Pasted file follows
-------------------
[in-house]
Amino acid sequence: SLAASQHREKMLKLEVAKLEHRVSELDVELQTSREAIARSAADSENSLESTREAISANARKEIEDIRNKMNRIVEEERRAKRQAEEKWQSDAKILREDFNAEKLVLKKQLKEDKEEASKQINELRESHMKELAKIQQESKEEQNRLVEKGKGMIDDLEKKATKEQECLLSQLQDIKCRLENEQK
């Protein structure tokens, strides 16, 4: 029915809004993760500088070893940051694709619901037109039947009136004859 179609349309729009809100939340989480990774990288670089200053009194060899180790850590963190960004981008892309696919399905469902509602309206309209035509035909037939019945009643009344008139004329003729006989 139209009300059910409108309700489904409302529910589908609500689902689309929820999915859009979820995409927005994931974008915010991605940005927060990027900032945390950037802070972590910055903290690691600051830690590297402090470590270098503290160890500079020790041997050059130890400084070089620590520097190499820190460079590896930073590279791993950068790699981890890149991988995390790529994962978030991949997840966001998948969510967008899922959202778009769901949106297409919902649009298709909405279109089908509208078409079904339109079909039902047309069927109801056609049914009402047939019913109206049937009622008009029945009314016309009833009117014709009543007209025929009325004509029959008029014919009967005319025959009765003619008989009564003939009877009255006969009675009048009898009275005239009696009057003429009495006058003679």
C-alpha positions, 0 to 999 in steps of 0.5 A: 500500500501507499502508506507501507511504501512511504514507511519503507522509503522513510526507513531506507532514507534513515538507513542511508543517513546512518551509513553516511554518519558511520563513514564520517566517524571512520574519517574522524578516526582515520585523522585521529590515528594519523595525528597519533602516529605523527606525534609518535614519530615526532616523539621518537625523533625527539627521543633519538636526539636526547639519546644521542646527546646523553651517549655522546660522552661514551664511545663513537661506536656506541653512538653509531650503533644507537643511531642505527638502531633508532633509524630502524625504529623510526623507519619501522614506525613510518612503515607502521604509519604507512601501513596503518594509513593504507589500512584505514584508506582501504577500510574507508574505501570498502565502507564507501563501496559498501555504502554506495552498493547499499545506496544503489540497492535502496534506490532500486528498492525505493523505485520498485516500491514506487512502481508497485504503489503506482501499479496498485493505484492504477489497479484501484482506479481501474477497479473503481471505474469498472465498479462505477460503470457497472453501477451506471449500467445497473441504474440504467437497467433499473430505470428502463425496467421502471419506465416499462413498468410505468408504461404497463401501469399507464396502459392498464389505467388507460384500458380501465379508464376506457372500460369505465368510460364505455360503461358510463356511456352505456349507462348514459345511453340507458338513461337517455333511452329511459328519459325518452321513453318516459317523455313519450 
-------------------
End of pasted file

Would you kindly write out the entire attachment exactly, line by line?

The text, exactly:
[in-house]
Amino acid sequence: SLAASQHREKMLKLEVAKLEHRVSELDVELQTSREAIARSAADSENSLESTREAISANARKEIEDIRNKMNRIVEEERRAKRQAEEKWQSDAKILREDFNAEKLVLKKQLKEDKEEASKQINELRESHMKELAKIQQESKEEQNRLVEKGKGMIDDLEKKATKEQECLLSQLQDIKCRLENEQK
């Protein structure tokens, strides 16, 4: 029915809004993760500088070893940051694709619901037109039947009136004859 179609349309729009809100939340989480990774990288670089200053009194060899180790850590963190960004981008892309696919399905469902509602309206309209035509035909037939019945009643009344008139004329003729006989 139209009300059910409108309700489904409302529910589908609500689902689309929820999915859009979820995409927005994931974008915010991605940005927060990027900032945390950037802070972590910055903290690691600051830690590297402090470590270098503290160890500079020790041997050059130890400084070089620590520097190499820190460079590896930073590279791993950068790699981890890149991988995390790529994962978030991949997840966001998948969510967008899922959202778009769901949106297409919902649009298709909405279109089908509208078409079904339109079909039902047309069927109801056609049914009402047939019913109206049937009622008009029945009314016309009833009117014709009543007209025929009325004509029959008029014919009967005319025959009765003619008989009564003939009877009255006969009675009048009898009275005239009696009057003429009495006058003679």
C-alpha positions, 0 to 999 in steps of 0.5 A: 500500500501507499502508506507501507511504501512511504514507511519503507522509503522513510526507513531506507532514507534513515538507513542511508543517513546512518551509513553516511554518519558511520563513514564520517566517524571512520574519517574522524578516526582515520585523522585521529590515528594519523595525528597519533602516529605523527606525534609518535614519530615526532616523539621518537625523533625527539627521543633519538636526539636526547639519546644521542646527546646523553651517549655522546660522552661514551664511545663513537661506536656506541653512538653509531650503533644507537643511531642505527638502531633508532633509524630502524625504529623510526623507519619501522614506525613510518612503515607502521604509519604507512601501513596503518594509513593504507589500512584505514584508506582501504577500510574507508574505501570498502565502507564507501563501496559498501555504502554506495552498493547499499545506496544503489540497492535502496534506490532500486528498492525505493523505485520498485516500491514506487512502481508497485504503489503506482501499479496498485493505484492504477489497479484501484482506479481501474477497479473503481471505474469498472465498479462505477460503470457497472453501477451506471449500467445497473441504474440504467437497467433499473430505470428502463425496467421502471419506465416499462413498468410505468408504461404497463401501469399507464396502459392498464389505467388507460384500458380501465379508464376506457372500460369505465368510460364505455360503461358510463356511456352505456349507462348514459345511453340507458338513461337517455333511452329511459328519459325518452321513453318516459317523455313519450 